About keithbracey

Brummie poet, historian, writer and blogger AKA #BrummieBard Please read my Birmingham Blog from downtown Bearwood at https://keithbracey.wordpress.com Twitter: @1truclaretnblu and Facebook: Birmingham: The City of Enlightenment Villa and Bears fan and Moseman through and through although my fave AVIVA Premiership team is Wasps @Ricoh

Christabel Pankhurst and Smethwick

Suffragette leader Christabel Pankhurst and @SmethwickMuseum

The Iron Room

Less than a fortnight after the Armistice of the Great War, a Bill was rushed through Parliament which allowed women to stand for election to Parliament on equal terms with men, ‘ironically allowing those women aged between twenty-one and thirty years to stand for a parliament they could not elect’.[1] The previous year, after disbanding the Women’s Social & Political Union, Emmeline Pankhurst and her eldest daughter Christabel formed the Women’s Party. This new organisation represented their political views which now conflated the winning of the war with the women’s cause. Emmeline explained that women needed a party of their own because ‘men had grown so accustomed to managing the world in the past that it had become rather difficult for women in politics to hold their own if they were associated with men’.[2] Emmeline declined the chance to run for election in favour of her daughter and eventually it…

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RTM adds to report on plans for the Camp Hill rail line

#Birmingham’s Camp Hill rail line is to be reopened with new stations at Moseley, King’s Heath and Hazelwell……#BrumIsBrill

Our Birmingham

David Lowe draws attention to theRailway Technology Magazinewhich adds to the reportin the Birmingham Mailabout the plans to reopen the Camp Hill rail line from Birmingham city centre to Kings Norton to passenger services, discussed for decades. The line was last used by commuters in 1941 and the stations bulldozed. But the tracks remain in use by freight services.

As the Mail comments:

“Congestion from this part of the city into the city centre is one of the huge drawbacks for what are otherwise thriving areas – undoing the rail closures seven decades ago will be a huge step in tackling both congestion and the clean air challenge we all face.”

RTM explains that the key obstacle to a fully functioning passenger service is that New Street is already operating at full capacity. There is no room for extra trains.

Proposals in the Midlands Rail Hub…

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Charles Rennie Mackintosh

90th Anniversary of Charles Rennie Mackintosh the great Scottish artist, designer and architect……

The Iron Room

This blog is to remember the 90th anniversary of the death of Charles Rennie Mackintosh, who died 10 December 1928.

There’s a wonderful illustrated letter [1] in Archives & Collections in the Gaskin collection, MS 2945, from Joseph Southall about a visit he and Arthur Gaskin made to Charles Rennie Mackintosh and Margaret Macdonald in about 1905.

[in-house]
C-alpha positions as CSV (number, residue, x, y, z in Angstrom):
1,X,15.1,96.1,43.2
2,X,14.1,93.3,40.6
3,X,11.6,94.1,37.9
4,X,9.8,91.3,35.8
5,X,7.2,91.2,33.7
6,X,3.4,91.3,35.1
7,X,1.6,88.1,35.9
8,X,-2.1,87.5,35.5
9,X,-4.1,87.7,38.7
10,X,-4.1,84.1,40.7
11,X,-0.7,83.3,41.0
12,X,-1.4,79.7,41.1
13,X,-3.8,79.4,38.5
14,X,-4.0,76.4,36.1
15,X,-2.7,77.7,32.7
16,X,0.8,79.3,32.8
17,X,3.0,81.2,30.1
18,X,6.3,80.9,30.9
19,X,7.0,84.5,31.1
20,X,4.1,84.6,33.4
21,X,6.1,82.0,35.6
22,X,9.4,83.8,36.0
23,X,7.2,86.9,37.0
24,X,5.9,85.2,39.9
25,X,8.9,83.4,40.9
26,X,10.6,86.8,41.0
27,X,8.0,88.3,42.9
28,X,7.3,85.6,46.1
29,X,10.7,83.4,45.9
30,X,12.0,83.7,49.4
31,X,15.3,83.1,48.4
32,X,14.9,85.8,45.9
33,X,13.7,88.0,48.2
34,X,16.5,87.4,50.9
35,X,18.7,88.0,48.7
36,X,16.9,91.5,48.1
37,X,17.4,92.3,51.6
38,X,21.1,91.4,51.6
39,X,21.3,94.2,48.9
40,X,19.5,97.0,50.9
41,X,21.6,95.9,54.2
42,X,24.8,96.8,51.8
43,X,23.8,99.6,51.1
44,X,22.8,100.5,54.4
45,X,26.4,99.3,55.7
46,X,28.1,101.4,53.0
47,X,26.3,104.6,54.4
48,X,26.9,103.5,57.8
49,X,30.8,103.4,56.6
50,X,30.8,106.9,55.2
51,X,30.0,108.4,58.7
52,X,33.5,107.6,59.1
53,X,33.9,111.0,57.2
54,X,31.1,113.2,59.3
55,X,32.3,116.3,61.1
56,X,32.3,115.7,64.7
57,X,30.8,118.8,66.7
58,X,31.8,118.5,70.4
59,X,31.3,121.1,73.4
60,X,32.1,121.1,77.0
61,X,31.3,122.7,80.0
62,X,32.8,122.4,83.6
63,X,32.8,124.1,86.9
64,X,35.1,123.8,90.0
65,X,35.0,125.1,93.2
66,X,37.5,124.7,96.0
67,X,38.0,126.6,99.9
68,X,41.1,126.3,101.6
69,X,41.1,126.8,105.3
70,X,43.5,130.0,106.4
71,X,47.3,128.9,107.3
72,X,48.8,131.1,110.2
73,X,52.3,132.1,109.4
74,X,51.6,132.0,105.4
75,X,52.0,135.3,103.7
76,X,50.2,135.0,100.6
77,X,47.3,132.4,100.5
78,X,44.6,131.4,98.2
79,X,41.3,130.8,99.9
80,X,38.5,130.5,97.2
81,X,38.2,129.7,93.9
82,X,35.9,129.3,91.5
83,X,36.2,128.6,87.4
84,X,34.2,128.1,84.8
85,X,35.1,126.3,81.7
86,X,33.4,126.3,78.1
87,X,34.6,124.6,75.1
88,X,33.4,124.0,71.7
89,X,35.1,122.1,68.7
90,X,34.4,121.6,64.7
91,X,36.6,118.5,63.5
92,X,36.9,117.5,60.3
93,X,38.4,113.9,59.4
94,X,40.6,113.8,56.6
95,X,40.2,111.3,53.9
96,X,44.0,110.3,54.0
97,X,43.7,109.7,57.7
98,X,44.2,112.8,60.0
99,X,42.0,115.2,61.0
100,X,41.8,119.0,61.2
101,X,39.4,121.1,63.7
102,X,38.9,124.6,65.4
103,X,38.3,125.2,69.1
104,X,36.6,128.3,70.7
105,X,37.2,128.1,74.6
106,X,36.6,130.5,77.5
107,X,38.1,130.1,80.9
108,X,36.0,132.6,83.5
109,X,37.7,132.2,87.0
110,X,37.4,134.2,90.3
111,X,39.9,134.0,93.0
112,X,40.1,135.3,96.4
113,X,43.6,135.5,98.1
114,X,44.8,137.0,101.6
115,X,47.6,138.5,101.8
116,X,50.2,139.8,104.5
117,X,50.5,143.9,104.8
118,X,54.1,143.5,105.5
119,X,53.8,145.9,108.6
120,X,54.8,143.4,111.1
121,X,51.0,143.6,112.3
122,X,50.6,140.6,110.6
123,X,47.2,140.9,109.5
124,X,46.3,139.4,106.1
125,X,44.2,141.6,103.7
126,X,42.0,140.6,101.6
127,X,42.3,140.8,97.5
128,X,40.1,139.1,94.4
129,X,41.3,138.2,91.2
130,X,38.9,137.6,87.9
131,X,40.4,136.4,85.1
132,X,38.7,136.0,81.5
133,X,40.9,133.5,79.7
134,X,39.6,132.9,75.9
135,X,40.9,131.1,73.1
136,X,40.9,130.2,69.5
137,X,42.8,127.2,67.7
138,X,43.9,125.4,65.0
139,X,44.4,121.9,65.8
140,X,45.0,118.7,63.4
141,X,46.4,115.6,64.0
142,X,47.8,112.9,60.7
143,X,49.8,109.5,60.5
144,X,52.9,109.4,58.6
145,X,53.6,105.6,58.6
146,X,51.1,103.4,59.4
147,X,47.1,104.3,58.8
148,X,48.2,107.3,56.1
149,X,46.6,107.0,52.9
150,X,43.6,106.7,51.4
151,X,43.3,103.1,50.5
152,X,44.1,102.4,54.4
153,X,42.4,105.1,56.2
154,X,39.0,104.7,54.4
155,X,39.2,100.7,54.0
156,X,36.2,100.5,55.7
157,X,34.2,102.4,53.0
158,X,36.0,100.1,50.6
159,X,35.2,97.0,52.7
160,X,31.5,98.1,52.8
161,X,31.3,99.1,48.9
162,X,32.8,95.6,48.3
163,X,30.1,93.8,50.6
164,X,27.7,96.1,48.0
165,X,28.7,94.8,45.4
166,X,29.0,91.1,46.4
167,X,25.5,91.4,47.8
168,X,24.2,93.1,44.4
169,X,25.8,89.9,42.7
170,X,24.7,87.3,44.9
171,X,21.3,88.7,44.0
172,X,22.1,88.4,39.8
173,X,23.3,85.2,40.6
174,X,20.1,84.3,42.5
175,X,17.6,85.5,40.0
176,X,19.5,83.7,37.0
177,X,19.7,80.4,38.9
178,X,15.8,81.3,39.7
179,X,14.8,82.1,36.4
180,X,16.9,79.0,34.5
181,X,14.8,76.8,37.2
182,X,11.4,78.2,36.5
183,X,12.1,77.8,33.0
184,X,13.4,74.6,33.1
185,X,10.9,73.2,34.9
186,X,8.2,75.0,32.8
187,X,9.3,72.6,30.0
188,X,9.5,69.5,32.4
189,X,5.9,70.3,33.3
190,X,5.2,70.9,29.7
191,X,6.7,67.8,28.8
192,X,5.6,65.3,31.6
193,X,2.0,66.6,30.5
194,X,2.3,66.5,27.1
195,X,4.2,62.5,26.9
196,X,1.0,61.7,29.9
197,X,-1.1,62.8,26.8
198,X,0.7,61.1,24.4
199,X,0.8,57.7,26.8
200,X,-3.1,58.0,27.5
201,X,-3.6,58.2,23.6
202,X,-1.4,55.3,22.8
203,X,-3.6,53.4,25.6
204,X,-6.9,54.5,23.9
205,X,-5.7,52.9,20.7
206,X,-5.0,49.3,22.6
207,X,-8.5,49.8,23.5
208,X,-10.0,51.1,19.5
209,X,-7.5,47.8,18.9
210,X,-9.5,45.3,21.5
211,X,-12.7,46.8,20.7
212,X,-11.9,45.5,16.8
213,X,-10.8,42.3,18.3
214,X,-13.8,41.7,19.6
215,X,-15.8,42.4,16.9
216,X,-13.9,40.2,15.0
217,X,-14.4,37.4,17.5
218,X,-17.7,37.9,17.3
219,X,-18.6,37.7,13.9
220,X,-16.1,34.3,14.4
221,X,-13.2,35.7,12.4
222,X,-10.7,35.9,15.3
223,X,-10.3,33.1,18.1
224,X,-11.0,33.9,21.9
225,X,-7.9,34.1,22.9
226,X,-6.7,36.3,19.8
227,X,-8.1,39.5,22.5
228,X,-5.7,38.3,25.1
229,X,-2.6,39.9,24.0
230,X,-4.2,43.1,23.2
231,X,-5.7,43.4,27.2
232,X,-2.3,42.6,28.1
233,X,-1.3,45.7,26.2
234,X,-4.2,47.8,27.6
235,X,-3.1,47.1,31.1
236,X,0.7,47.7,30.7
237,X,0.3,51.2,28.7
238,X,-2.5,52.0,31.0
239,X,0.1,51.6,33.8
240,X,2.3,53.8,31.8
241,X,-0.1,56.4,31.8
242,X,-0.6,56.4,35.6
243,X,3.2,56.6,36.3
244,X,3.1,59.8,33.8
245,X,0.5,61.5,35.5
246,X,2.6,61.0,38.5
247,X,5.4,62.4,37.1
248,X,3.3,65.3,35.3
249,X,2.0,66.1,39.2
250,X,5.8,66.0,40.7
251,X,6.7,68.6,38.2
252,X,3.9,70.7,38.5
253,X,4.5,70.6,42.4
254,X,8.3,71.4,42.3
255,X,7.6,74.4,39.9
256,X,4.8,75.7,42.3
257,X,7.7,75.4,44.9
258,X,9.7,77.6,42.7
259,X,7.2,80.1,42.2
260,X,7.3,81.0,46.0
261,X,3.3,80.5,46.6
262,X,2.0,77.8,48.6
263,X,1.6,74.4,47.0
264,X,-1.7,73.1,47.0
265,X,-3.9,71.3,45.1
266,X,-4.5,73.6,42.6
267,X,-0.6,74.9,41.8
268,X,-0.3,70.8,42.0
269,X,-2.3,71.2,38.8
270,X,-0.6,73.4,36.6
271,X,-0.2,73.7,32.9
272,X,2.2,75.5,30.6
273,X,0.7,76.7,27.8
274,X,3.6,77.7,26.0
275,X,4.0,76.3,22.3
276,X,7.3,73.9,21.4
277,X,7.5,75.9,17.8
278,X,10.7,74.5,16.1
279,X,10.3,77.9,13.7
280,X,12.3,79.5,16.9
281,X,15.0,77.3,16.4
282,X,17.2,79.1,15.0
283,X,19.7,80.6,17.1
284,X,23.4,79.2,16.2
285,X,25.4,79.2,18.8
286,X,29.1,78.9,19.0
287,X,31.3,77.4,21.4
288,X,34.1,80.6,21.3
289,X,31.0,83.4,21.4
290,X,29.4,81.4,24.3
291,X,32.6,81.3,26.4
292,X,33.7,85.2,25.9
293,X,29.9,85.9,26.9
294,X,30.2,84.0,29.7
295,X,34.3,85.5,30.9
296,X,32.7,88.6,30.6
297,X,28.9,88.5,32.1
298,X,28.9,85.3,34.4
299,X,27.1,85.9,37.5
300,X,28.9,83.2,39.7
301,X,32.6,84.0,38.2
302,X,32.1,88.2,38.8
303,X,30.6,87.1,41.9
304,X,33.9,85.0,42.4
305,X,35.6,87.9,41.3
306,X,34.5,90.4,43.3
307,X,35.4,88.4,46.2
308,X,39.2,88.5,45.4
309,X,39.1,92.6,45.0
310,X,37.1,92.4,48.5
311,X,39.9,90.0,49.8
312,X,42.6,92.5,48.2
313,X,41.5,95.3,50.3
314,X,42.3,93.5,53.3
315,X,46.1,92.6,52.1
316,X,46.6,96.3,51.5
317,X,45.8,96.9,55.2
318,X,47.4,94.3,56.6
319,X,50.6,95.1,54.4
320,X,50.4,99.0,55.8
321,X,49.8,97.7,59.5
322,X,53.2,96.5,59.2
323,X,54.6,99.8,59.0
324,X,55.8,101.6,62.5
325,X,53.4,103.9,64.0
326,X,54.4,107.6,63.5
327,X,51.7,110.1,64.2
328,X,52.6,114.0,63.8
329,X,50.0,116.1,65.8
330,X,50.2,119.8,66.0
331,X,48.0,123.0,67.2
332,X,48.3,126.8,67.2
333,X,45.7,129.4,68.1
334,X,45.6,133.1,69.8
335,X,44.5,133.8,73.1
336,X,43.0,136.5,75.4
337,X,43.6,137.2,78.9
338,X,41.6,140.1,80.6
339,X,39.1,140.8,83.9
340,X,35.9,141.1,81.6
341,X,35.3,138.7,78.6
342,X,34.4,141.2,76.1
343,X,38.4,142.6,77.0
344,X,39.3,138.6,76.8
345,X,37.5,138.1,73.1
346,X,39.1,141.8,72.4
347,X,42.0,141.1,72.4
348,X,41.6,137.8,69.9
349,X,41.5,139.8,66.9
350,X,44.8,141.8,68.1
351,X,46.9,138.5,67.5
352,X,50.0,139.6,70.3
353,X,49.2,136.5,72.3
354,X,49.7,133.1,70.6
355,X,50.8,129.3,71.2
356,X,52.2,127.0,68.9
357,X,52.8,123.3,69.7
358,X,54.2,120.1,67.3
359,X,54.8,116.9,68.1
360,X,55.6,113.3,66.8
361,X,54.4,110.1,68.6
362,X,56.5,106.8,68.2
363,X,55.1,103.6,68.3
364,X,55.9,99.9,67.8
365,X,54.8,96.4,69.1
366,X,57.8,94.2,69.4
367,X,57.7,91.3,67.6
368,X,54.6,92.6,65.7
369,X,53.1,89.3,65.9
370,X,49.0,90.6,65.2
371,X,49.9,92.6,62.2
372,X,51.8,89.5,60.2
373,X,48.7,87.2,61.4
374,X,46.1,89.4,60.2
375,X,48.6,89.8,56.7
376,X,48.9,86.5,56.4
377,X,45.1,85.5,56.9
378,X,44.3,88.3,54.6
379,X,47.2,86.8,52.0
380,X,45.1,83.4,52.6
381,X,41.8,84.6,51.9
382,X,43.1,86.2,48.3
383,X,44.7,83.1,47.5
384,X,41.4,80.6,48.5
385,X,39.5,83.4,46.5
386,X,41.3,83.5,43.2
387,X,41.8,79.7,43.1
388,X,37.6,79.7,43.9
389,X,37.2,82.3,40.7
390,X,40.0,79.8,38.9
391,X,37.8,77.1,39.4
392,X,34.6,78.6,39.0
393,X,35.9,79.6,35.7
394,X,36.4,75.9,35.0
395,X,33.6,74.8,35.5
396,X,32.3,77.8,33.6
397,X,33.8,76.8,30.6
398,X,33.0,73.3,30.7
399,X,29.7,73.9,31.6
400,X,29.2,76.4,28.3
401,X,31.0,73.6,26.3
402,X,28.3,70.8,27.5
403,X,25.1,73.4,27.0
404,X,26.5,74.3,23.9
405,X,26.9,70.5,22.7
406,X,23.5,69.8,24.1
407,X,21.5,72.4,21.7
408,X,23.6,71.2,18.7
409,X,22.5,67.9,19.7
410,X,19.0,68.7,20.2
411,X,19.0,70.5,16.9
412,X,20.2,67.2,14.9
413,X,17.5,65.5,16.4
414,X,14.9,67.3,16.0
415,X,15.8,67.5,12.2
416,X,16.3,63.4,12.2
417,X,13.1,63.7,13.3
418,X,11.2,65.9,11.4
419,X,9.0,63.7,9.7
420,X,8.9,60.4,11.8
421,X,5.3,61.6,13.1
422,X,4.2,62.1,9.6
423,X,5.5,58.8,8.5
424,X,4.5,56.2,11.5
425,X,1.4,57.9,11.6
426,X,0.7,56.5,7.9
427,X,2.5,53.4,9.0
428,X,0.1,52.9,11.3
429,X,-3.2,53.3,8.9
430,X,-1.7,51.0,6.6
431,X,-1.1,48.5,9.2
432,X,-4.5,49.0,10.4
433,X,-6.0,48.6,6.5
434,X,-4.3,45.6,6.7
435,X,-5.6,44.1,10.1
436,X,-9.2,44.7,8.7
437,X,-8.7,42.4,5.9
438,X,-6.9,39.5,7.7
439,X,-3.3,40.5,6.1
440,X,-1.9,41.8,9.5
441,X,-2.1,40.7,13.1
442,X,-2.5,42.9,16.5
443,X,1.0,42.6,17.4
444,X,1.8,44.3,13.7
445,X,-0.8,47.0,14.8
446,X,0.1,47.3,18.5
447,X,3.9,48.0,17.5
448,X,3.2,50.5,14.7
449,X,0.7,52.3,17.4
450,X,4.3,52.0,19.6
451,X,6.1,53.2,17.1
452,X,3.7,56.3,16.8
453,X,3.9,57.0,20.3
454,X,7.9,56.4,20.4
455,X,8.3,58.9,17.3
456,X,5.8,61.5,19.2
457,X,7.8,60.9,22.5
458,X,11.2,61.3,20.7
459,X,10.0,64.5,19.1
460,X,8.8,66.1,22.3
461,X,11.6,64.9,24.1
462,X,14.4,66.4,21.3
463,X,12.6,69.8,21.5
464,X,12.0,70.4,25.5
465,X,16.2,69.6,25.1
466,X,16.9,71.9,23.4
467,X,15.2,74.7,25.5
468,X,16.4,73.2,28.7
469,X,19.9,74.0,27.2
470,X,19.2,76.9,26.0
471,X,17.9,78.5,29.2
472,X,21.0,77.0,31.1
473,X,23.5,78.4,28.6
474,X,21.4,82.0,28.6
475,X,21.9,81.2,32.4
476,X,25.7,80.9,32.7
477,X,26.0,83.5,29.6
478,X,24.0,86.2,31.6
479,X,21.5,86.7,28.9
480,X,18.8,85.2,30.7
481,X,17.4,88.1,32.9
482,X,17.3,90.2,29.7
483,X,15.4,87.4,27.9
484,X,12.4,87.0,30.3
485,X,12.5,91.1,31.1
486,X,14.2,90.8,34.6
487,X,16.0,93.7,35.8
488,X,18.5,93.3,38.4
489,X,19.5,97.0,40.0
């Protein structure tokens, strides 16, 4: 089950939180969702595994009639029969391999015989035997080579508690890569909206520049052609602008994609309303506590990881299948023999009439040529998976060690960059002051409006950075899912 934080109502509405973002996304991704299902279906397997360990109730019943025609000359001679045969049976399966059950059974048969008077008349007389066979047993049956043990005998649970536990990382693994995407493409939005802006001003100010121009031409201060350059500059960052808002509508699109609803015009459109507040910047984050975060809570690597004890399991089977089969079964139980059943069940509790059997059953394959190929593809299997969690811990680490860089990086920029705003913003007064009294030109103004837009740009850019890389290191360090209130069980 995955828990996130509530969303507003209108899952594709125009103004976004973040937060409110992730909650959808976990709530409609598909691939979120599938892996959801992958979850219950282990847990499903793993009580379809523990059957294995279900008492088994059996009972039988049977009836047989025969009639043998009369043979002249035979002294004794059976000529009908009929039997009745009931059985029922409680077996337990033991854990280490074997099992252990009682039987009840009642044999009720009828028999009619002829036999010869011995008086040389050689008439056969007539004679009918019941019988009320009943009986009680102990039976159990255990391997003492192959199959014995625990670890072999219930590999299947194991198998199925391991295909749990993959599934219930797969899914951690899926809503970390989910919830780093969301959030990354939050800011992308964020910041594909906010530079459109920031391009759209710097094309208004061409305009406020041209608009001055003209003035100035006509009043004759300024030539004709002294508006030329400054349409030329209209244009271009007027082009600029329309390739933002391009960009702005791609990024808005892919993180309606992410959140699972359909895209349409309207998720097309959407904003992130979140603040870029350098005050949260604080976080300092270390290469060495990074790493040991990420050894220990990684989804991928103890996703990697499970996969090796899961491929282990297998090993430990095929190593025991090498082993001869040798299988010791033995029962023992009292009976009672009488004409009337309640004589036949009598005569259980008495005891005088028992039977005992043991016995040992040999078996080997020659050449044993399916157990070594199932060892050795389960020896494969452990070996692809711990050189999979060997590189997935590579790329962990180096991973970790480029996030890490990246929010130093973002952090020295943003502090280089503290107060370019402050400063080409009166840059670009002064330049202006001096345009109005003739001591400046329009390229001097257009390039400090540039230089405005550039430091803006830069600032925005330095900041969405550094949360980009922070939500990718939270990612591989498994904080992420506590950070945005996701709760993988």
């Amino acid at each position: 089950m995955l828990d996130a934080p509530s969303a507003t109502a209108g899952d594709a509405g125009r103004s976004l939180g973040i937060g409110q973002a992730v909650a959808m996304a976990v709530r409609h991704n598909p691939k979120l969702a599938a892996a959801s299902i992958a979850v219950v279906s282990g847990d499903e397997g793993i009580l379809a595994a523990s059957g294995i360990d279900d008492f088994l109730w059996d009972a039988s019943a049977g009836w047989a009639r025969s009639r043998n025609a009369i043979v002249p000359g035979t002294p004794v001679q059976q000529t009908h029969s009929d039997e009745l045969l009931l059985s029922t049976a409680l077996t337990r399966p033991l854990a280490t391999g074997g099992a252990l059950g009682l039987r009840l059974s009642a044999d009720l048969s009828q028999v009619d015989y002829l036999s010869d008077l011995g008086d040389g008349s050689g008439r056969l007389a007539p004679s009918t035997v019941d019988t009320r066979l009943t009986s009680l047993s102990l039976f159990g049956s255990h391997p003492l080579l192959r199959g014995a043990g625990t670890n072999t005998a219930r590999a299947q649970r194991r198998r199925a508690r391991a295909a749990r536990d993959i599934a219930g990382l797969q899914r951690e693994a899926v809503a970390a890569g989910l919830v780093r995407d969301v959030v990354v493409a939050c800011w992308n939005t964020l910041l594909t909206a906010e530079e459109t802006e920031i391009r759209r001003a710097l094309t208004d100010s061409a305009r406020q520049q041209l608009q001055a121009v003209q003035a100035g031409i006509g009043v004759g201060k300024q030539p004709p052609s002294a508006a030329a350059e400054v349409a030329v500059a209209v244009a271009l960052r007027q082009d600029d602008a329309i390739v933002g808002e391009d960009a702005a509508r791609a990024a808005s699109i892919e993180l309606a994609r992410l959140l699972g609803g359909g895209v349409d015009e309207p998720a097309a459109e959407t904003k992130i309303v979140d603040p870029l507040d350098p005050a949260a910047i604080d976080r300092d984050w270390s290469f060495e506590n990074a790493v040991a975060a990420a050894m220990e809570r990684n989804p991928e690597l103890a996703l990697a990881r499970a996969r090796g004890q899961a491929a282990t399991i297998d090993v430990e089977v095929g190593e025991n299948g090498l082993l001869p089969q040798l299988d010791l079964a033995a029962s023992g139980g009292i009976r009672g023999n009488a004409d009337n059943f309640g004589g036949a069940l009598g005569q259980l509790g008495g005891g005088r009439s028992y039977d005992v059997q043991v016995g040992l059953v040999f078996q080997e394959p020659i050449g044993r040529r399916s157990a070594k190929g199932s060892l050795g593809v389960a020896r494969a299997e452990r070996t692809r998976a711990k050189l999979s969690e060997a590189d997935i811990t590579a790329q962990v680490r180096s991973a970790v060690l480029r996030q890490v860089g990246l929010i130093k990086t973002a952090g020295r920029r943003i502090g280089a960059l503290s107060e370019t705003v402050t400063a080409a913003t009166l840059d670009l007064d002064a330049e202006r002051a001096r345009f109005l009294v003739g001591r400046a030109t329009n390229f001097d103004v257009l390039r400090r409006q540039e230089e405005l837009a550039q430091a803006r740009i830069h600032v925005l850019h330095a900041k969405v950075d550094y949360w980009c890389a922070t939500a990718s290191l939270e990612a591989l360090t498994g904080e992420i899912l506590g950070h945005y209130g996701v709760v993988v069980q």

Dearies, [2] both of you

Tis so pleasant to get your letters in the morning & to hear that you feel better. Well I am having a busy time here but very interesting & of course it is flattering to hear that one is well thought of including you my dear — all this in fact we seem looked upon as one.

We went for a game this morning such pretty links I did not shine with borrowed clothes & club tho’ I put my man 5 down.

Well last night we…

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Emma Archer – Botanical Works

Emma Archer art exhibition at Lightwoods House in Bearwood……

The Bearwood Blog

Lightwoods HouseDecember 9th – 22nd
Artist Emma Archer left her native Birmingham nearly a decade ago to immerse herself in a new life in the Italian countryside. By that time she’d spent a decade on the front lines of the British art scene and was ready for something else entirely. Her lifelong passion for Italy led Emma and her partner to acquire a derelict farmhouse, which they lovingly and painstakingly restored using traditional methods and materials.
Emma took a break from her artwork to start a family and cultivate the land attached to the farm. Finally, Emma developed a beautiful studio overlooking her olive grove, where she returned to drawing and painting. It’s as idyllic as it sounds and the beauty of Emma’s surroundings inspired her new work. Gone are the urban cityscapes of her post art-school Birmingham days, replaced with the languid-cool, lazily-listless, vibrantly-vivid watercolours and acrylics of…

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Creative responses to First World War archives: Men Beat the Walnut Trees

Creative writing in response to #Birmingham Archives and Heritage Great War archives

The Iron Room

On Friday 14th September 2018, here in Archives & Collections at the Library of Birmingham, we held a Creative Writing workshop using First World War archives.

This was a free hands-on Creative Writing session hosted by Birmingham historical novelist and biographer, Fiona Joseph, and Corinna Rayner, the Archives & Collections Manager. Archive material at the Library of Birmingham had been specially selected by Fiona and Corinna to inspire the writers, and it provided a unique opportunity to explore some of the many archival treasures themed around Women at War (Home Front, Industry) and Conscience at War (Quakers, patriotism and pacifism). We had so much material out, including family letters, photographs, posters, postcards, news items and memorabilia from the period which participants could use as a springboard for their own creative responses. Writers at any level, including beginners, were welcomed. For this year’s Explore Your Archives week we thought we’d share…

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